• Experienced and perceived feelings of judgment and shaming from others
  • Institutional stigma: The process in which organizations, communities, or public policies have negative attitudes, beliefs, and policies that negatively affect how a condition or person is treated in an establishment
    • Visible and invisible SUD stigma can be found in:
      • Laws
      • Child welfare service policies
      • Allotment of social services
      • Underinvestment in treatment infrastructure
      • Discrimination in societal support systems: insurance benefits, employment, and housing

For pregnant women, in particular, SUD stigma is compounded by stigma related to gender and pregnancy. Pregnant people are more likely to experience compounding social, structural, and self-stigmatization related to cultural norms and societal expectations about women and their role in society. Listed below are some of the levels of stigma pregnant women experience:

  • Individual: You perceive yourself as a bad person for misusing legal and or illicit substances
    • Feelings of shame and guilt lead you to delay seeking prenatal care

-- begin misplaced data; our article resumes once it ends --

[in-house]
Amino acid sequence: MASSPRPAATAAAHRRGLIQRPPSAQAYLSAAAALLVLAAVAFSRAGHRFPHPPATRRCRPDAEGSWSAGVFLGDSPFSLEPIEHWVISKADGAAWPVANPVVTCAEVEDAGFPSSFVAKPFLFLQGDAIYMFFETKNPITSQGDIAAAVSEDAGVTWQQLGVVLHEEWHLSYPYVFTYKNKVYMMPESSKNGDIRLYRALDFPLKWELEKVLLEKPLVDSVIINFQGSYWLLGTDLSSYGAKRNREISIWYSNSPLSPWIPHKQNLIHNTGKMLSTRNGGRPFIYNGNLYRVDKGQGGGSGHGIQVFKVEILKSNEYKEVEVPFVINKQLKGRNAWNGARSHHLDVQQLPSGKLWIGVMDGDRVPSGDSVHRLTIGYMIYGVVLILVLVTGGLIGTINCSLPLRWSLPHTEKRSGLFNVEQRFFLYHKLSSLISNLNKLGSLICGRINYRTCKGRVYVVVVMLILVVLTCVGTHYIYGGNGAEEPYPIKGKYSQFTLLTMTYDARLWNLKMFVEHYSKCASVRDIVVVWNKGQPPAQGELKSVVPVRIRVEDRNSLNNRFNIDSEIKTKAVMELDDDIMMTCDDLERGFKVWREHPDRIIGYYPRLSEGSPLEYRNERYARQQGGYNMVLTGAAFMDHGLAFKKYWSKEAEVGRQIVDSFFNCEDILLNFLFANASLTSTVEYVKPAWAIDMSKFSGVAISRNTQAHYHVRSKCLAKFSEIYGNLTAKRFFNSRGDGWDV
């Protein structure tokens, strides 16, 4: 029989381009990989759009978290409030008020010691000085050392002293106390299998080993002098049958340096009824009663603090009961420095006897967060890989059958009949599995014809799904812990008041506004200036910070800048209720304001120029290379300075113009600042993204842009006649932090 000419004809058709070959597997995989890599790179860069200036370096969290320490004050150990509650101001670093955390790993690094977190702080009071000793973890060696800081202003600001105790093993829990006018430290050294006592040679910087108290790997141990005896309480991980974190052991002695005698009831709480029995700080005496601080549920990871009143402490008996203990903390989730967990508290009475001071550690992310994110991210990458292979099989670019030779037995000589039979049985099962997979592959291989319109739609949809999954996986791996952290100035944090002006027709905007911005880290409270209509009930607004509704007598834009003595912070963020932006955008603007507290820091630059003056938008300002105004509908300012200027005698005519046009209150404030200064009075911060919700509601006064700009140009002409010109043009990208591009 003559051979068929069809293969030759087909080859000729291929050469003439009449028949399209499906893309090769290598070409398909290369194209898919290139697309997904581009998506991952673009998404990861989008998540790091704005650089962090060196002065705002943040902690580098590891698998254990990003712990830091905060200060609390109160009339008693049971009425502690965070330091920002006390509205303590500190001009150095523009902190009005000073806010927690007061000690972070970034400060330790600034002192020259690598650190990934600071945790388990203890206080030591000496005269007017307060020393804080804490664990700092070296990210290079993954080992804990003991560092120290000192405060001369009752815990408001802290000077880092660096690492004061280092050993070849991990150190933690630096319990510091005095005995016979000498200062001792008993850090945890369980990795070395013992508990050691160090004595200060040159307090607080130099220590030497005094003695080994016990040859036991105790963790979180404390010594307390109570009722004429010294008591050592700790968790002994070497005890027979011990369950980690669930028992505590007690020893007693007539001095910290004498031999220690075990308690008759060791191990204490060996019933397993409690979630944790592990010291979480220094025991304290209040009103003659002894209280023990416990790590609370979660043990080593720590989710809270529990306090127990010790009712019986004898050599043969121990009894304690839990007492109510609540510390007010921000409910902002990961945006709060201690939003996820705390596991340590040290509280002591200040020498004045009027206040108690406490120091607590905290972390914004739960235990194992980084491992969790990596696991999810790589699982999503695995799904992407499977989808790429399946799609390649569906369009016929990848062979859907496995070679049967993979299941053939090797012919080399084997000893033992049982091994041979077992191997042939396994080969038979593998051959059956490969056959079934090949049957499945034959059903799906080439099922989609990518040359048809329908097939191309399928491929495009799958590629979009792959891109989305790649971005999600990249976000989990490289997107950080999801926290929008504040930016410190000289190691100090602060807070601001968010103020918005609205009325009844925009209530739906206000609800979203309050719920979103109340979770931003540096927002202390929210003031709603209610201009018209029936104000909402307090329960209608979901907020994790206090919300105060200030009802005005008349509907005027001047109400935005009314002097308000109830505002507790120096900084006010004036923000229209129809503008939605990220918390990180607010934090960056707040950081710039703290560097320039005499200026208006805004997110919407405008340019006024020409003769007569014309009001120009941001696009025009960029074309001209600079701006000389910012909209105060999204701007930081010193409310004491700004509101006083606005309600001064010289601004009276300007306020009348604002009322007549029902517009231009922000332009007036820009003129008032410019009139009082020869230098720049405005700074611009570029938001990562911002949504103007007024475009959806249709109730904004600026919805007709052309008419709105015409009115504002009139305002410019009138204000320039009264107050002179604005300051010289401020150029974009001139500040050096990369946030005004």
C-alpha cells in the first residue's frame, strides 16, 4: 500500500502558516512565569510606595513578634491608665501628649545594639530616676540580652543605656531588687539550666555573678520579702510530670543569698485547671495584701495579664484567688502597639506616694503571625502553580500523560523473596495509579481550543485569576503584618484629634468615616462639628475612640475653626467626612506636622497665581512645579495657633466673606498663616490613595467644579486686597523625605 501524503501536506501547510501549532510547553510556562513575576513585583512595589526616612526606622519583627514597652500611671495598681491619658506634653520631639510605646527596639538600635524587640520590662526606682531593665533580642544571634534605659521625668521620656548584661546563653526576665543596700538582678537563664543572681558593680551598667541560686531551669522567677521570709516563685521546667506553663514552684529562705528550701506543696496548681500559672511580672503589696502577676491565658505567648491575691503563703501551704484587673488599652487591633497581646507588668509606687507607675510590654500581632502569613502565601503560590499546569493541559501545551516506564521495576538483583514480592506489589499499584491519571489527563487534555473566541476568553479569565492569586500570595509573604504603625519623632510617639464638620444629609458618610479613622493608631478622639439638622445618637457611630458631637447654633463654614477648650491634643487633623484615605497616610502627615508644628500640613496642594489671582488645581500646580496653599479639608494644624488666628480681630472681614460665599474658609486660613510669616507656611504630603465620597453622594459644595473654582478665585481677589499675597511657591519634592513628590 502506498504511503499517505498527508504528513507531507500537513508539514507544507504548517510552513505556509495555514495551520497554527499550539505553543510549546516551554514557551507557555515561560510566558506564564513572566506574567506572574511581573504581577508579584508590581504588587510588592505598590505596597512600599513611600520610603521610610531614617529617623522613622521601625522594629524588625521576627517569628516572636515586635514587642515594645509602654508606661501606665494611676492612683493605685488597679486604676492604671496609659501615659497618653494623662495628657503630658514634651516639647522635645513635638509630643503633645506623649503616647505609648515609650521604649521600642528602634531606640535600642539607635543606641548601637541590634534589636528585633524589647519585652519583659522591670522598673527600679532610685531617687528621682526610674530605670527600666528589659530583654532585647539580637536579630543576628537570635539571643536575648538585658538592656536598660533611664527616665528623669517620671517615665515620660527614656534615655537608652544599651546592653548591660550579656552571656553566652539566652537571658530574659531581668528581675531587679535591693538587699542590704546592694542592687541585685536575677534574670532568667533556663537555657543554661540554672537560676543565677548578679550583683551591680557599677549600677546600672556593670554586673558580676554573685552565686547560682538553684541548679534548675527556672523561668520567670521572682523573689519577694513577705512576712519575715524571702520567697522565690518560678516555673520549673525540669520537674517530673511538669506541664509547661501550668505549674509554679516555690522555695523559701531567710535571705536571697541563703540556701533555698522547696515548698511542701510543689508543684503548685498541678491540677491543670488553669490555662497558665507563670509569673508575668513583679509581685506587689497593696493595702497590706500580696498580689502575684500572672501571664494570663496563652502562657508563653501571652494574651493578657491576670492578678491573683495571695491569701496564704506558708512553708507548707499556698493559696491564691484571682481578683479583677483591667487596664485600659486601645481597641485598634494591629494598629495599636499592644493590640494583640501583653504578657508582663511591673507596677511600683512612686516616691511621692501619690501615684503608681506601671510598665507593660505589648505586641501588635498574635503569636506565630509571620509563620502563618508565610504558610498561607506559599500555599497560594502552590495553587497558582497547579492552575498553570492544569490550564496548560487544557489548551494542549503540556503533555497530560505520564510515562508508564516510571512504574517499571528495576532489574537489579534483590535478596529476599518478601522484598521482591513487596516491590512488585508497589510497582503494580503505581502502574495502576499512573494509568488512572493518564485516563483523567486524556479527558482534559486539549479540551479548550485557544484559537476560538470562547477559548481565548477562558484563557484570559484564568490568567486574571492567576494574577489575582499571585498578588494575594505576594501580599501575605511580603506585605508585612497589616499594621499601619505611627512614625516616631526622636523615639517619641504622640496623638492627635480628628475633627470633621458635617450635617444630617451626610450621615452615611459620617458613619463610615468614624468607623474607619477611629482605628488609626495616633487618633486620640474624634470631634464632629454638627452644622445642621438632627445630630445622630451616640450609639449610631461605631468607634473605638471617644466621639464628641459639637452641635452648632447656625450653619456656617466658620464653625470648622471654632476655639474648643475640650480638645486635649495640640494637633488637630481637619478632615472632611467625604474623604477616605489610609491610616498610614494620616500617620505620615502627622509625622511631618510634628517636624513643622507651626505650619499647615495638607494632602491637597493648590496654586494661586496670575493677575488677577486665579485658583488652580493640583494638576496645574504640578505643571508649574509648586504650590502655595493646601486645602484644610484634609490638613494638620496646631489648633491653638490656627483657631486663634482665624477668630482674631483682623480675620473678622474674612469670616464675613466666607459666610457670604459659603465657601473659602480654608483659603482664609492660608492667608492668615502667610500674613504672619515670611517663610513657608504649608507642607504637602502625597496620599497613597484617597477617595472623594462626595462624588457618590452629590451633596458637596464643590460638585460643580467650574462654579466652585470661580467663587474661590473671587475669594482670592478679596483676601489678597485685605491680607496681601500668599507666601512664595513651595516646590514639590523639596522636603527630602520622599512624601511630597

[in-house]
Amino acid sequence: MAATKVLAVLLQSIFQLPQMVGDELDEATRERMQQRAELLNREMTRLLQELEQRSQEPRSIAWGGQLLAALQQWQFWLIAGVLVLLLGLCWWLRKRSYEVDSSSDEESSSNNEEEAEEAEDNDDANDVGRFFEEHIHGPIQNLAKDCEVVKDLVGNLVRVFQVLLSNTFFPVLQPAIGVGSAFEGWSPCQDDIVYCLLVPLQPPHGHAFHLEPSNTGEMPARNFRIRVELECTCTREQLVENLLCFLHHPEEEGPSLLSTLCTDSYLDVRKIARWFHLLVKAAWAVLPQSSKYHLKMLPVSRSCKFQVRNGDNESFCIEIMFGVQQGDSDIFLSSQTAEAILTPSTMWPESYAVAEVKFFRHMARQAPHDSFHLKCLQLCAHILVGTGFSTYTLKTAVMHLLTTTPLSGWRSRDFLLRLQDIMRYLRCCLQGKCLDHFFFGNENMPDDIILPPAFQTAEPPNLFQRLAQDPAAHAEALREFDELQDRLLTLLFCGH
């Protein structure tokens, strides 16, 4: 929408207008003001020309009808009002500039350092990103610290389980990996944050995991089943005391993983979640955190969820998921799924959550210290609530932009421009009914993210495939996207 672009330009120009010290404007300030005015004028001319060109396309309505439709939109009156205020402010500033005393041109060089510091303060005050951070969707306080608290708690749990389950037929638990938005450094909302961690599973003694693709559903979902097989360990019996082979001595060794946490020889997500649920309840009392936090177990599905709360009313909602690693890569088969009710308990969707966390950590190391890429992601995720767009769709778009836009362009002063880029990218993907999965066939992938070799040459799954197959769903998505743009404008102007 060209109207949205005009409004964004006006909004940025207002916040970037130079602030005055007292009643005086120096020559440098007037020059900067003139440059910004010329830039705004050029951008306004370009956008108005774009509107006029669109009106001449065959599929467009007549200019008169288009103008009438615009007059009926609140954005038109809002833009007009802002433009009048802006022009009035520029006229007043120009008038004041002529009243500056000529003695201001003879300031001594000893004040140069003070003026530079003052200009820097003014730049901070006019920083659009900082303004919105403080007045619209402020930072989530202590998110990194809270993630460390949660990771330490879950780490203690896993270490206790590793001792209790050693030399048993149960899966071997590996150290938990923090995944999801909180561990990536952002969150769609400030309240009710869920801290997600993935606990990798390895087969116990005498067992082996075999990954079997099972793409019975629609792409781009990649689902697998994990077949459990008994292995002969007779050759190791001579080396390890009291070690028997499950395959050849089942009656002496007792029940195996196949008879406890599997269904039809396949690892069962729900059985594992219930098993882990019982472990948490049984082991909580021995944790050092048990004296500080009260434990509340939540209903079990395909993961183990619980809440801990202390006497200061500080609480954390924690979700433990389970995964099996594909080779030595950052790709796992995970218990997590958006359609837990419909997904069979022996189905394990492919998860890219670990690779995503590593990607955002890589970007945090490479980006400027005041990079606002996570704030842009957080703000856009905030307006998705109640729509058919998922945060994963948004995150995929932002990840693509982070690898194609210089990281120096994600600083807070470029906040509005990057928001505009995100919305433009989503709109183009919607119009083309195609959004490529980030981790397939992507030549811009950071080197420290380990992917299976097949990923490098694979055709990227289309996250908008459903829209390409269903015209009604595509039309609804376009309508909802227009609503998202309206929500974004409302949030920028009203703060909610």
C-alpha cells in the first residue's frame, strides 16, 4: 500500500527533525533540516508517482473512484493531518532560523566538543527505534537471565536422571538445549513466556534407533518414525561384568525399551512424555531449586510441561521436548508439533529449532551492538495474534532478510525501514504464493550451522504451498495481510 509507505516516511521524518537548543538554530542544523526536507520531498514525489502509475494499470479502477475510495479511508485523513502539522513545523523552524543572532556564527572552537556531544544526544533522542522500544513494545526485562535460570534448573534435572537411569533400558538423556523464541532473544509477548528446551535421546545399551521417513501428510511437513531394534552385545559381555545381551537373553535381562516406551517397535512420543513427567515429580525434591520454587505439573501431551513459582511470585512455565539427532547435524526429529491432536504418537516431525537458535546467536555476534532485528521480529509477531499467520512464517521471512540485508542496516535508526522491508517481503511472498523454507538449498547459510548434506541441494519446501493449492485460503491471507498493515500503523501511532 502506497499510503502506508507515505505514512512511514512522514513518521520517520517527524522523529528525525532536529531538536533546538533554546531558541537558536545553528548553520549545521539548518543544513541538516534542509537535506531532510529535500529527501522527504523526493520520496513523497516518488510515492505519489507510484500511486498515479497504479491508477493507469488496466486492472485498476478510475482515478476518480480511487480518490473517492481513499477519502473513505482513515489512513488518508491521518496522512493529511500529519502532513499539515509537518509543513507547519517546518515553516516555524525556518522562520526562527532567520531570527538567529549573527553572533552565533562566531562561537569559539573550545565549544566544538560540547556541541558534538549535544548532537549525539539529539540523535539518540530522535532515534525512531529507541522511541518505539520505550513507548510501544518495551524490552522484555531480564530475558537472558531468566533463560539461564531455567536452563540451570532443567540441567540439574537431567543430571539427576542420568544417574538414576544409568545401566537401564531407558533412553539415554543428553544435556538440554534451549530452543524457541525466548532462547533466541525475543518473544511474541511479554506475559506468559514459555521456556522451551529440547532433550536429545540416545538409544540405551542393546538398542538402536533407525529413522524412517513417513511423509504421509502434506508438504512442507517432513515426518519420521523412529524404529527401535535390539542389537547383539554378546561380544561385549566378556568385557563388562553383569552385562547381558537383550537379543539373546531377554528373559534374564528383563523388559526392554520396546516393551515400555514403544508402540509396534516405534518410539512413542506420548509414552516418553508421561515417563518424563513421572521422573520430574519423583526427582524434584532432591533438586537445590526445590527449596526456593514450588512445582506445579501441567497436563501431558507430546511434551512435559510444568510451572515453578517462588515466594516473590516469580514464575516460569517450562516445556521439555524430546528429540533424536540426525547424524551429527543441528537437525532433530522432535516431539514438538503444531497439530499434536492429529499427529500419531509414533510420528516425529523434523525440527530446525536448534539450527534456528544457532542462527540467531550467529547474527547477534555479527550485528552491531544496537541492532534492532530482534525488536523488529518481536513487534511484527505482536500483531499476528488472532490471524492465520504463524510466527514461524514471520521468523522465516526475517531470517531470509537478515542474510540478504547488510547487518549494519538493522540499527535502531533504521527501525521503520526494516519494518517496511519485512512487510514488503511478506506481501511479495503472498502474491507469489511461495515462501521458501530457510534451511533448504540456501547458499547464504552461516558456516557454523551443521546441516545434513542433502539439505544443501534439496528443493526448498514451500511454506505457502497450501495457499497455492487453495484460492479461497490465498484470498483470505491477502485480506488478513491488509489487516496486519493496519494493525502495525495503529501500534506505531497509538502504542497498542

• Interpersonal: Your substance use leads to the loss of previously supportive partners, family, and friends, whether they use substances or not
    • Increases risk of isolation, depression, and overdose
  • Organizational: You encounter barriers to treatment for pregnancy and SUD due to discrimination from healthcare providers
    • A healthcare institute takes a urine sample to screen for drug use without your consent, they involve child welfare services, and they offer no SUD treatment support
      • You lose trust in your healthcare provider and withdraw from seeking perinatal care
      • The opportunity for SUD treatment is lost
  • Community: You encounter barriers to treatment for SUD due to discrimination for your status as a pregnant person
    • A substance use treatment center states that they cannot admit you into their program because you are pregnant
    • The treatment center does not offer you evidence-based medications to treat your SUD
  • Public Policy: You experience barriers to treatment for SUD due to the criminalization of substance use and the involvement of child welfare services
    • Pregnant and parenting individuals with SUD are less likely to engage in medical care
      • Increases the morbidity and mortality of substance use for parents and children